Cement producers in Indaia are likely to raise prices after an agreed moratorium with the Union government ends on Thursday, as the industry continues to face rising costs of raw materials such as imported coal.
“We must increase prices by about Rs15 a bag to recover cost hikes,” Sumit Banerjee, chief executive of India’s largest cement maker ACC Ltd, said by email. “We are discussing with the government, through the Cement Manufacturers Association, to find ways to mitigate the impact of excise duty and coal cost increases as well as non-availability of railway rakes for the industry as a whole.”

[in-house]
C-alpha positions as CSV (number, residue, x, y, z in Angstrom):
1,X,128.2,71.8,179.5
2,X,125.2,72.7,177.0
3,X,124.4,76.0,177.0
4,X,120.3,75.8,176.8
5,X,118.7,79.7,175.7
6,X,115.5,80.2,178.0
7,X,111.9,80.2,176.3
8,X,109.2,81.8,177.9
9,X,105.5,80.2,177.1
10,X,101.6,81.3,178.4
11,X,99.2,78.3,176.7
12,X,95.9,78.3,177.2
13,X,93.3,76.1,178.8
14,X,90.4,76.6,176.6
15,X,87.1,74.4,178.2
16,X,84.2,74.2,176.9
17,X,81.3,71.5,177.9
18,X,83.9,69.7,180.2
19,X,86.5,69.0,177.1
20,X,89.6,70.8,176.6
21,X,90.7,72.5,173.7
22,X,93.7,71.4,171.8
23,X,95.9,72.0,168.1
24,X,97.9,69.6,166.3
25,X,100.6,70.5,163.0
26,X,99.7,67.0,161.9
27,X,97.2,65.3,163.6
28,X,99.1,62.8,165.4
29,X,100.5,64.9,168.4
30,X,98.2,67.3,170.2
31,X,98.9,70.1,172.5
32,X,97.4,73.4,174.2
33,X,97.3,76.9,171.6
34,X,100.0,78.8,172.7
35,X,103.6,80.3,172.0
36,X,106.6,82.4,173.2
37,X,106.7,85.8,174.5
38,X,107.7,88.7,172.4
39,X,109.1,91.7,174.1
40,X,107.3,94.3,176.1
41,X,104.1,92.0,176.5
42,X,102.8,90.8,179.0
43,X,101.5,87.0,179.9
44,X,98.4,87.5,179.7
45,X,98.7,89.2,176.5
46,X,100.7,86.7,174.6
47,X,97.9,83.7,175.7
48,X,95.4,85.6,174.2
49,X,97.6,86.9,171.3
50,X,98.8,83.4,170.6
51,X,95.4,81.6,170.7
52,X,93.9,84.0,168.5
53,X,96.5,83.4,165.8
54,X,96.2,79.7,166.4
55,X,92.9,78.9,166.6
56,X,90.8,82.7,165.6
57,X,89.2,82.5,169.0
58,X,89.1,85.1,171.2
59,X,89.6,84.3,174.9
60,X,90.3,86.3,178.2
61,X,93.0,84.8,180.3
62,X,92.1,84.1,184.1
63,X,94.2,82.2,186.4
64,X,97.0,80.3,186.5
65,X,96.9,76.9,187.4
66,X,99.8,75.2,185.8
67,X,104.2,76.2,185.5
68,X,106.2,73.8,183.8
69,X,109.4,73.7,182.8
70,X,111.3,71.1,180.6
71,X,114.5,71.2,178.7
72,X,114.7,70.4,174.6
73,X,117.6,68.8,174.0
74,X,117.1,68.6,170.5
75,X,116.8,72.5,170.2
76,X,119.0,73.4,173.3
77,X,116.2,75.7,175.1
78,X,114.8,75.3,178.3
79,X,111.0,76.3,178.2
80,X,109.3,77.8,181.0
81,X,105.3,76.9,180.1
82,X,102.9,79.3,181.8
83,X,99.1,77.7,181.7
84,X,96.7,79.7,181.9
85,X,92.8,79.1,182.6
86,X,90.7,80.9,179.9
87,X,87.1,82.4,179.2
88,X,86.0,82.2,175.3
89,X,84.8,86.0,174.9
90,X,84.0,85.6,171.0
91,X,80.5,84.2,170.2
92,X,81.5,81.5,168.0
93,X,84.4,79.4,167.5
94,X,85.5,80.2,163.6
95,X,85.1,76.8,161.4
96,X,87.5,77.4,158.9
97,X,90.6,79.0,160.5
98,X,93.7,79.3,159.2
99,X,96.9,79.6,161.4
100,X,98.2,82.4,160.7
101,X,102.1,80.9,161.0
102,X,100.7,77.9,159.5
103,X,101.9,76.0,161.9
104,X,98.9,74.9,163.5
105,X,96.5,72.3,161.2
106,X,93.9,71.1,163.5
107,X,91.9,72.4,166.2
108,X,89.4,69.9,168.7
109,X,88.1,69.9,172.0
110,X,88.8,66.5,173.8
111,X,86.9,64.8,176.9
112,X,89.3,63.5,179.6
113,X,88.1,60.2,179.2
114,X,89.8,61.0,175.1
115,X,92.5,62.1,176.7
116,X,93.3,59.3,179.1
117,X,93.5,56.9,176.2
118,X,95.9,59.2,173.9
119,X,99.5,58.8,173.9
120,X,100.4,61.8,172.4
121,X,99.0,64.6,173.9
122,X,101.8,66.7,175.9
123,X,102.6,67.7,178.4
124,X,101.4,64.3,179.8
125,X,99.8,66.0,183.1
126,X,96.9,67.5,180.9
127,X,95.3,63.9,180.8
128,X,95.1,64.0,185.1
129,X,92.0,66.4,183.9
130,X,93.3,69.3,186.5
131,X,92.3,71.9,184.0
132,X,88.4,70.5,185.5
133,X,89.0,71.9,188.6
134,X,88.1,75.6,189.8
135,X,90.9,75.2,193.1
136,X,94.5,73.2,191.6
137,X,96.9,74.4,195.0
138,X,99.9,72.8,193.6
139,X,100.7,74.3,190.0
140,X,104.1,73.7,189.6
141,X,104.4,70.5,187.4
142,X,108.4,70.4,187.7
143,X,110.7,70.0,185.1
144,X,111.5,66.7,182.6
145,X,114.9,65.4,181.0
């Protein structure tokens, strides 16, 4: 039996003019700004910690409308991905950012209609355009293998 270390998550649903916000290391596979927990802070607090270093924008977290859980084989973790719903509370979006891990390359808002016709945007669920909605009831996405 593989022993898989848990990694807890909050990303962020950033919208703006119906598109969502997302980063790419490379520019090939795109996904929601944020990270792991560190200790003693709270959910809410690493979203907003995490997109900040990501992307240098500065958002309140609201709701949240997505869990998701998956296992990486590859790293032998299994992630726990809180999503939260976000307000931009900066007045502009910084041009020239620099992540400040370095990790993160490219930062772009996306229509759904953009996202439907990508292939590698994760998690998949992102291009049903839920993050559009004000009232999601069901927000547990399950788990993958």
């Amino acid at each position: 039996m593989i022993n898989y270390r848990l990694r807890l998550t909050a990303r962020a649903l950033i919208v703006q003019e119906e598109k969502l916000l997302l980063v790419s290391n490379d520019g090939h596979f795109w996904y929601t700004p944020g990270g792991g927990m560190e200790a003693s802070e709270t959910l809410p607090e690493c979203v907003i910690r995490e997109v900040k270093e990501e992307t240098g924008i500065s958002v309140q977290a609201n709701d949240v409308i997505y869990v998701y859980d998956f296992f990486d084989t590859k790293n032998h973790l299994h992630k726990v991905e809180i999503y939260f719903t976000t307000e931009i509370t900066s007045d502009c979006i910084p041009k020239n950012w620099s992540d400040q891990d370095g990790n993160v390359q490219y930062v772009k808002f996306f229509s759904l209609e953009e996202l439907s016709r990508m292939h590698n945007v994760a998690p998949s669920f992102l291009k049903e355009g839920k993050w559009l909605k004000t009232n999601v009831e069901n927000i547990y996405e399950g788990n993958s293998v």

Most analysts, however, are expecting only a token hike except in southern India, where demand could drive prices higher by Rs8-10 per bag. A bag of cement typically weighs 50kg.
Cement companies had agreed in May to not increase prices for three months, for fear of fuelling an already rising inflation. Based on wholesale prices, inflation has risen to the highest in 13 years on the back of record crude oil and food prices.
India had also imposed a ban on cement exports and an export duty on steel products to keep a check on domestic prices. The cement ban was partially rolled back later, but the government has tried to keep a tight leash on prices of all sensitive commodities that contribute to the Wholesale Price Index, which is used to measure inflation.
Additional local capacities that have narrowed the gap between supply and demand are more likely to keep cement prices in check.